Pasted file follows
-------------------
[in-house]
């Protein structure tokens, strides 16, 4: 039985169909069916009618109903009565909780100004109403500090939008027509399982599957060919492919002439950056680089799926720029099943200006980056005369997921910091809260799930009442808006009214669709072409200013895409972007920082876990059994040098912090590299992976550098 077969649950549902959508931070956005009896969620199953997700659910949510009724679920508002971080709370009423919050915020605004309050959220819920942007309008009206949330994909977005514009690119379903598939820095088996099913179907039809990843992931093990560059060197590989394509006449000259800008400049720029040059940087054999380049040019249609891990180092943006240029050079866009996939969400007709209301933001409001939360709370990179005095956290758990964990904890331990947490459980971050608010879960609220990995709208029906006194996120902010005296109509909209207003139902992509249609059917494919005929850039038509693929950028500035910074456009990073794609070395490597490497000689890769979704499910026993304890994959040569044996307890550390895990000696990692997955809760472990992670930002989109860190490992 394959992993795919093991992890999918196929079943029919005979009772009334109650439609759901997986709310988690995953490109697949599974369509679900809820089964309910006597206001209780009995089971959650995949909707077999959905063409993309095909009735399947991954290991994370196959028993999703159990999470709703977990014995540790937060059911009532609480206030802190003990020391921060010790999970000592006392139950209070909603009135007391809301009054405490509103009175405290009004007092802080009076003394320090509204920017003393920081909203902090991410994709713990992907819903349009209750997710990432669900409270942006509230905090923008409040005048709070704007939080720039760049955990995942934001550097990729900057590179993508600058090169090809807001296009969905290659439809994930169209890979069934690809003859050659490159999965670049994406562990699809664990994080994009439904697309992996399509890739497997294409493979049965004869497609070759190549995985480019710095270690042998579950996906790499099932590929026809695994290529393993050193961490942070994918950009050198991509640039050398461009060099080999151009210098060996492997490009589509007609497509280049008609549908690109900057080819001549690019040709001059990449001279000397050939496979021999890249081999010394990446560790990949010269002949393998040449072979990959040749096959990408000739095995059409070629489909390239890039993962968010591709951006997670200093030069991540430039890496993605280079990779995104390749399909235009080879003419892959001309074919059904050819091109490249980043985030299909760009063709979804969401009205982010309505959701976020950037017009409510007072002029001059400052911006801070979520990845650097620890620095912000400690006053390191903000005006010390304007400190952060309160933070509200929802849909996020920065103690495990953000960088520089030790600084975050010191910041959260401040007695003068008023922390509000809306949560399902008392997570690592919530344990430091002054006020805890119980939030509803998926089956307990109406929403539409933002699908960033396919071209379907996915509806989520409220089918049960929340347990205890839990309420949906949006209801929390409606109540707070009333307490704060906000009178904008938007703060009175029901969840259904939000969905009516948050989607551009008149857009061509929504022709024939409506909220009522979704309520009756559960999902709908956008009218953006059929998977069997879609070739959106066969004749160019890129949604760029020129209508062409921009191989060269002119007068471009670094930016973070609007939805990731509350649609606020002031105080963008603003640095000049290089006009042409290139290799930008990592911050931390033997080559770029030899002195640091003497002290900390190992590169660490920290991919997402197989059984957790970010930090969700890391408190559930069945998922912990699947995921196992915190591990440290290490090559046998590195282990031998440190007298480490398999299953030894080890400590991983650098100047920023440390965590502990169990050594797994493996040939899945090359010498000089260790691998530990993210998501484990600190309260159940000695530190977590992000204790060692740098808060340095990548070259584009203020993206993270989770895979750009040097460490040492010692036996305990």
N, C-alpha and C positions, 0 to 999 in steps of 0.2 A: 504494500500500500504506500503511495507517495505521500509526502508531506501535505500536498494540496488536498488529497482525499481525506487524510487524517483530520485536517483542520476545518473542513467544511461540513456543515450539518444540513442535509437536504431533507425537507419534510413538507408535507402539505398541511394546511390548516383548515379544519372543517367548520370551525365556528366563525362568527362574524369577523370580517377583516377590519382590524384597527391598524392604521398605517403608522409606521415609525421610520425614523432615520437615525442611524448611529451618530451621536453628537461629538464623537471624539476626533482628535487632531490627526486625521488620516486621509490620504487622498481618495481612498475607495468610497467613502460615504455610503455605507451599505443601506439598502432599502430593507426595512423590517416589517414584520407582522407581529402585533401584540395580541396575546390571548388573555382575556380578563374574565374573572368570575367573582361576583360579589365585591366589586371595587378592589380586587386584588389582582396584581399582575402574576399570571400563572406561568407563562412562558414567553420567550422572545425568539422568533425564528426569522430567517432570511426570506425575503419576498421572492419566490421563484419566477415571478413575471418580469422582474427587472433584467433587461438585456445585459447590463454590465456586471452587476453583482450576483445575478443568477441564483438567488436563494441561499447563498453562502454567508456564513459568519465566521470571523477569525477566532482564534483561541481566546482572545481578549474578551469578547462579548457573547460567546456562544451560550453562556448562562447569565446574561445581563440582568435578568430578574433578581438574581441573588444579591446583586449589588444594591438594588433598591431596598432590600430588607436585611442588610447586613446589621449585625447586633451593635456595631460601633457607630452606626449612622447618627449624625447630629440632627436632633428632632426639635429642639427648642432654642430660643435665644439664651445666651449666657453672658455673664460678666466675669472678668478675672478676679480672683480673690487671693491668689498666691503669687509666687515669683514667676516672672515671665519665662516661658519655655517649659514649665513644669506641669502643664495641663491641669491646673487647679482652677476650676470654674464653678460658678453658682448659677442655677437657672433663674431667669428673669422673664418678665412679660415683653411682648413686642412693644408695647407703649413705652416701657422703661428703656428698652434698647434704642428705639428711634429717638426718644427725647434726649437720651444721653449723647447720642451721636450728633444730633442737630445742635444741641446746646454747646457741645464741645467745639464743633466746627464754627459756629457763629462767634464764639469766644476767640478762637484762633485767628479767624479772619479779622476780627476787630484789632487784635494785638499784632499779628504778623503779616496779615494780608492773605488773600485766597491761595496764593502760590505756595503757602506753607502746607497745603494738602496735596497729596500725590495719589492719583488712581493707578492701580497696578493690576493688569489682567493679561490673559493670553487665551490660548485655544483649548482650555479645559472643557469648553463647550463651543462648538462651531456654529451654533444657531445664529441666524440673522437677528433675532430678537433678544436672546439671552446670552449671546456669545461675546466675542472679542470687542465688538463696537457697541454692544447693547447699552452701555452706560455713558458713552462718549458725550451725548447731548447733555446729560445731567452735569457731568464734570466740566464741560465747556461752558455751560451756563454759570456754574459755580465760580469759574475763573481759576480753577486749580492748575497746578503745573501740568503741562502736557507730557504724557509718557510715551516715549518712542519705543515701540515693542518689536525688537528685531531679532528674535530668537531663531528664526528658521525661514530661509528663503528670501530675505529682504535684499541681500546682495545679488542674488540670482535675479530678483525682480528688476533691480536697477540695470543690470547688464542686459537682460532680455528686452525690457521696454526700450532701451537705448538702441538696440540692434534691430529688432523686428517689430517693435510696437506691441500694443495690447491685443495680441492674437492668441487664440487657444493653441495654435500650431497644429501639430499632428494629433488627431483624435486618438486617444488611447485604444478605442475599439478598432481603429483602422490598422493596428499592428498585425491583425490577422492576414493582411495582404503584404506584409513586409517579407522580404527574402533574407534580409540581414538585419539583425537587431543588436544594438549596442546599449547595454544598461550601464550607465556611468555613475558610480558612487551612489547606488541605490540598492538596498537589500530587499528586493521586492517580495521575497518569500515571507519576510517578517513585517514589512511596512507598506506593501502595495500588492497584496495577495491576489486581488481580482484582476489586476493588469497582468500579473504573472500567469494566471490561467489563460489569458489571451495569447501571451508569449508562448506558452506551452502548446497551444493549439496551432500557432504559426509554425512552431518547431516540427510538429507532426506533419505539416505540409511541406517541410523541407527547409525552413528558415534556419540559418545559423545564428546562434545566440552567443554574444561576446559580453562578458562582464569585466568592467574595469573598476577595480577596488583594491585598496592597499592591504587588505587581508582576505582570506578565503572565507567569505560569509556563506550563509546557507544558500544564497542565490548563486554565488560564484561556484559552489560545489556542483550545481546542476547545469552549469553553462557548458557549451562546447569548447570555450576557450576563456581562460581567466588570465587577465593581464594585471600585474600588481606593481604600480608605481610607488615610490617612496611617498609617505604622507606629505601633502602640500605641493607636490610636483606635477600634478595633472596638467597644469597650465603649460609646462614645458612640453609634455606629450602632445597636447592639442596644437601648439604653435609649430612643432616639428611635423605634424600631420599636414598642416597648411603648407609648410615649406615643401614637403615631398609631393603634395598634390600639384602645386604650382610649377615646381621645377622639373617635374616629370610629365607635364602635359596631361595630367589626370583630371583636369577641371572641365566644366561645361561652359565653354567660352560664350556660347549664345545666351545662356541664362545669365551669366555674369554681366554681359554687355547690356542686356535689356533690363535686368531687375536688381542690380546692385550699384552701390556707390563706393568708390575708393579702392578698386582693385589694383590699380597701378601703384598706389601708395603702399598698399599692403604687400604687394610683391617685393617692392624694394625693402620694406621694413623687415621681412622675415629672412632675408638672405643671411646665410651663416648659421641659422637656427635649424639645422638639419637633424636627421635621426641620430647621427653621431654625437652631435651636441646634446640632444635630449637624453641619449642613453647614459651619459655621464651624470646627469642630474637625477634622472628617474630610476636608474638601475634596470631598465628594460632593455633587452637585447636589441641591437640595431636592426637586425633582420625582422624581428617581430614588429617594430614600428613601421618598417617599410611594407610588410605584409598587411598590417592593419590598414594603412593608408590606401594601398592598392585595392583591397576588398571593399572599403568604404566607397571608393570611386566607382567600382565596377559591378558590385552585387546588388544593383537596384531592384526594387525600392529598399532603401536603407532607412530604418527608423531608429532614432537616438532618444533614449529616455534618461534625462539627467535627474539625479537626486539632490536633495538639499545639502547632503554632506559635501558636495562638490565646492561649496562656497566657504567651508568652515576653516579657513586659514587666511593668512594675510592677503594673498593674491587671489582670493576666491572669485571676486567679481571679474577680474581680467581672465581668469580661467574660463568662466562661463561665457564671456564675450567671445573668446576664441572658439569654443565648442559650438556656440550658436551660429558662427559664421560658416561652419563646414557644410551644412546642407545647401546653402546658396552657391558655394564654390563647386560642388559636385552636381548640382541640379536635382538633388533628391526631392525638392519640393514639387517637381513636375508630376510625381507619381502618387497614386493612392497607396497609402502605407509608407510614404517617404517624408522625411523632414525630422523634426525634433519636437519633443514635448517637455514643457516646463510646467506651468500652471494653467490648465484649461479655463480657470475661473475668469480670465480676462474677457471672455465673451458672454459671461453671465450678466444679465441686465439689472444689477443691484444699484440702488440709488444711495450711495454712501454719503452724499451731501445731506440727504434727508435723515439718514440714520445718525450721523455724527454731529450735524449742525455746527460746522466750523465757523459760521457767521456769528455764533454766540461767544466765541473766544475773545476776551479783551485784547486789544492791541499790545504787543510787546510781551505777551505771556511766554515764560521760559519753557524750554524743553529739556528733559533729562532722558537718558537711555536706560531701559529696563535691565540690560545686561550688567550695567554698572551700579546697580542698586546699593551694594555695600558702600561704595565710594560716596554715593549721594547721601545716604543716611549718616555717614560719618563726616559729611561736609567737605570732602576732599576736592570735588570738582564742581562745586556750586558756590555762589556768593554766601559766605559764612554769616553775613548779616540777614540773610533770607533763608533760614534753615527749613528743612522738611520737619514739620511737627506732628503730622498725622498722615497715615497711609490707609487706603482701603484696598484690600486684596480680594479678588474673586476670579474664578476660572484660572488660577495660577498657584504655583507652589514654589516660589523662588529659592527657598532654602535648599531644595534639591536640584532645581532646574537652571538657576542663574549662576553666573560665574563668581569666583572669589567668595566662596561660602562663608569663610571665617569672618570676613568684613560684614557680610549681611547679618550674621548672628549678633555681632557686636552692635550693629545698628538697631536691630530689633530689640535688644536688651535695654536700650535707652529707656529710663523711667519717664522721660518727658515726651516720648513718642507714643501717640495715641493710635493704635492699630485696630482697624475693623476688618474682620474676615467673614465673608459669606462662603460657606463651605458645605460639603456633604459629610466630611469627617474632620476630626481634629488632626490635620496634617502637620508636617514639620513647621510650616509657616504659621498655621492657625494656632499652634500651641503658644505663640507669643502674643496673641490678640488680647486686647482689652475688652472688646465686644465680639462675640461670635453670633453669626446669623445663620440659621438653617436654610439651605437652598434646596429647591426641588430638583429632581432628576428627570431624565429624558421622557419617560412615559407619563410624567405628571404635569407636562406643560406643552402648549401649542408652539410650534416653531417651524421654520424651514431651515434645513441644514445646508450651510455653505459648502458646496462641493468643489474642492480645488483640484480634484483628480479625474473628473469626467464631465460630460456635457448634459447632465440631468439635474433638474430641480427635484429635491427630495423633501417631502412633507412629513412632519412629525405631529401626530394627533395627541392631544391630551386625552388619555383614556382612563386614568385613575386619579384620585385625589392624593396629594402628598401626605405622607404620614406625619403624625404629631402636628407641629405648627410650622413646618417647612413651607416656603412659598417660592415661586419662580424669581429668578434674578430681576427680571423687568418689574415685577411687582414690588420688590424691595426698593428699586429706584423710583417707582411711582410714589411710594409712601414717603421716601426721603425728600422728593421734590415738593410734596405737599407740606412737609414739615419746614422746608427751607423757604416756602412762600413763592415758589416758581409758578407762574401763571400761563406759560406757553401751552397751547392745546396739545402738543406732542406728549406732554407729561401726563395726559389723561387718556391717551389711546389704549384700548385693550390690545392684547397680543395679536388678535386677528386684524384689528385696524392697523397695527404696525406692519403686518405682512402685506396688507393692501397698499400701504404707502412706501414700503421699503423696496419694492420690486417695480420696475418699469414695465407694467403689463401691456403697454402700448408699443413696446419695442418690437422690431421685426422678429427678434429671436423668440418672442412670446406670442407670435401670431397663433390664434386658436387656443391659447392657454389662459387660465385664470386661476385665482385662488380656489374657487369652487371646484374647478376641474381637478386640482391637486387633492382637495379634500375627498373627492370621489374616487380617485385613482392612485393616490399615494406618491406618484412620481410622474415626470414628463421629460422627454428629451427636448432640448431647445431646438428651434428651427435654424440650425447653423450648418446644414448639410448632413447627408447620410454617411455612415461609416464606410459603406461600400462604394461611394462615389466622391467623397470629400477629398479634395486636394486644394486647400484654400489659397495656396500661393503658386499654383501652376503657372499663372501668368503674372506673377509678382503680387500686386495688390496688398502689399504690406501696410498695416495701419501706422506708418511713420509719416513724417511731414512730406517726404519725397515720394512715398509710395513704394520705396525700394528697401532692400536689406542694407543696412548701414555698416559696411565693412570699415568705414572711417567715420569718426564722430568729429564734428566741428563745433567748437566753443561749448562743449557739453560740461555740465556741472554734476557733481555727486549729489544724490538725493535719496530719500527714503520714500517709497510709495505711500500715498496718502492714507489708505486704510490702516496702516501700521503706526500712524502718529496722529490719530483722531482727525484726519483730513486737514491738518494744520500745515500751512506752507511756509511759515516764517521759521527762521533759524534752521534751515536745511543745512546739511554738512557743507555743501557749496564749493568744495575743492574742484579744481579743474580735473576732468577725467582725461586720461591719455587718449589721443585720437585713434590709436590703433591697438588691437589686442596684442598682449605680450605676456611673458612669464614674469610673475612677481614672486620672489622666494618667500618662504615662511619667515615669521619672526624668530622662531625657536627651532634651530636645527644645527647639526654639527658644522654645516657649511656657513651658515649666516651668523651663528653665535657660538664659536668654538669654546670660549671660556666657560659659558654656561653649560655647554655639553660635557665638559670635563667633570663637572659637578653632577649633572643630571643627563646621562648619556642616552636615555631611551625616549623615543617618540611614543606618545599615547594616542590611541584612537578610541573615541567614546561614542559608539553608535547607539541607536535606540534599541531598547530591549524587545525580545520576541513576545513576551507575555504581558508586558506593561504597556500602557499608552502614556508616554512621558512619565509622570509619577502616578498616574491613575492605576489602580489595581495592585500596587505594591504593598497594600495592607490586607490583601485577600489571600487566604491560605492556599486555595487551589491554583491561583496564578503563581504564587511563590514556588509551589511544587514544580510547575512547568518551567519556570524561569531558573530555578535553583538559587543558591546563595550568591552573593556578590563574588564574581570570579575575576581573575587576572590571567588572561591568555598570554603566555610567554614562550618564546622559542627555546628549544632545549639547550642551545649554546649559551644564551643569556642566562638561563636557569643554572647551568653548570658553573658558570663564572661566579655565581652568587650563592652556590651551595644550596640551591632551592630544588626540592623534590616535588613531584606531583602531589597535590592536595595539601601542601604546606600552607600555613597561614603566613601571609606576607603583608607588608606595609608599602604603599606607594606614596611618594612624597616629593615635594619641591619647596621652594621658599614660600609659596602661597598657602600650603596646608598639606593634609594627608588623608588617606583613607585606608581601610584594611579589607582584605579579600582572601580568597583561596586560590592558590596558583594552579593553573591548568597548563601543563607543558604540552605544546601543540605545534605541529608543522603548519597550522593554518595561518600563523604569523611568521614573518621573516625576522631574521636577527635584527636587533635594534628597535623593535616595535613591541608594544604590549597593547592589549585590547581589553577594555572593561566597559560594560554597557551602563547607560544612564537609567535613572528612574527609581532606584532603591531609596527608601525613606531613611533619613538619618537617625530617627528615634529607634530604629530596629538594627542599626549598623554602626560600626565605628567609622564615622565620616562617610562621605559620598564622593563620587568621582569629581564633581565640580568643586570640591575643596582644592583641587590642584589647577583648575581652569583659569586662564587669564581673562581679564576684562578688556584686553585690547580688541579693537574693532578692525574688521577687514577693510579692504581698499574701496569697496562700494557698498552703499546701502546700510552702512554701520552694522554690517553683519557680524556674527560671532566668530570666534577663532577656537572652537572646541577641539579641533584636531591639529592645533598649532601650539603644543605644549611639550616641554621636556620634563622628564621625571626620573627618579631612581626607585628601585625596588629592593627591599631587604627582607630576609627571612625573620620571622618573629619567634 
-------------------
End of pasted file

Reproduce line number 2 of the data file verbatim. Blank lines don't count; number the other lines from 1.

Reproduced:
């Protein structure tokens, strides 16, 4: 039985169909069916009618109903009565909780100004109403500090939008027509399982599957060919492919002439950056680089799926720029099943200006980056005369997921910091809260799930009442808006009214669709072409200013895409972007920082876990059994040098912090590299992976550098 077969649950549902959508931070956005009896969620199953997700659910949510009724679920508002971080709370009423919050915020605004309050959220819920942007309008009206949330994909977005514009690119379903598939820095088996099913179907039809990843992931093990560059060197590989394509006449000259800008400049720029040059940087054999380049040019249609891990180092943006240029050079866009996939969400007709209301933001409001939360709370990179005095956290758990964990904890331990947490459980971050608010879960609220990995709208029906006194996120902010005296109509909209207003139902992509249609059917494919005929850039038509693929950028500035910074456009990073794609070395490597490497000689890769979704499910026993304890994959040569044996307890550390895990000696990692997955809760472990992670930002989109860190490992 394959992993795919093991992890999918196929079943029919005979009772009334109650439609759901997986709310988690995953490109697949599974369509679900809820089964309910006597206001209780009995089971959650995949909707077999959905063409993309095909009735399947991954290991994370196959028993999703159990999470709703977990014995540790937060059911009532609480206030802190003990020391921060010790999970000592006392139950209070909603009135007391809301009054405490509103009175405290009004007092802080009076003394320090509204920017003393920081909203902090991410994709713990992907819903349009209750997710990432669900409270942006509230905090923008409040005048709070704007939080720039760049955990995942934001550097990729900057590179993508600058090169090809807001296009969905290659439809994930169209890979069934690809003859050659490159999965670049994406562990699809664990994080994009439904697309992996399509890739497997294409493979049965004869497609070759190549995985480019710095270690042998579950996906790499099932590929026809695994290529393993050193961490942070994918950009050198991509640039050398461009060099080999151009210098060996492997490009589509007609497509280049008609549908690109900057080819001549690019040709001059990449001279000397050939496979021999890249081999010394990446560790990949010269002949393998040449072979990959040749096959990408000739095995059409070629489909390239890039993962968010591709951006997670200093030069991540430039890496993605280079990779995104390749399909235009080879003419892959001309074919059904050819091109490249980043985030299909760009063709979804969401009205982010309505959701976020950037017009409510007072002029001059400052911006801070979520990845650097620890620095912000400690006053390191903000005006010390304007400190952060309160933070509200929802849909996020920065103690495990953000960088520089030790600084975050010191910041959260401040007695003068008023922390509000809306949560399902008392997570690592919530344990430091002054006020805890119980939030509803998926089956307990109406929403539409933002699908960033396919071209379907996915509806989520409220089918049960929340347990205890839990309420949906949006209801929390409606109540707070009333307490704060906000009178904008938007703060009175029901969840259904939000969905009516948050989607551009008149857009061509929504022709024939409506909220009522979704309520009756559960999902709908956008009218953006059929998977069997879609070739959106066969004749160019890129949604760029020129209508062409921009191989060269002119007068471009670094930016973070609007939805990731509350649609606020002031105080963008603003640095000049290089006009042409290139290799930008990592911050931390033997080559770029030899002195640091003497002290900390190992590169660490920290991919997402197989059984957790970010930090969700890391408190559930069945998922912990699947995921196992915190591990440290290490090559046998590195282990031998440190007298480490398999299953030894080890400590991983650098100047920023440390965590502990169990050594797994493996040939899945090359010498000089260790691998530990993210998501484990600190309260159940000695530190977590992000204790060692740098808060340095990548070259584009203020993206993270989770895979750009040097460490040492010692036996305990």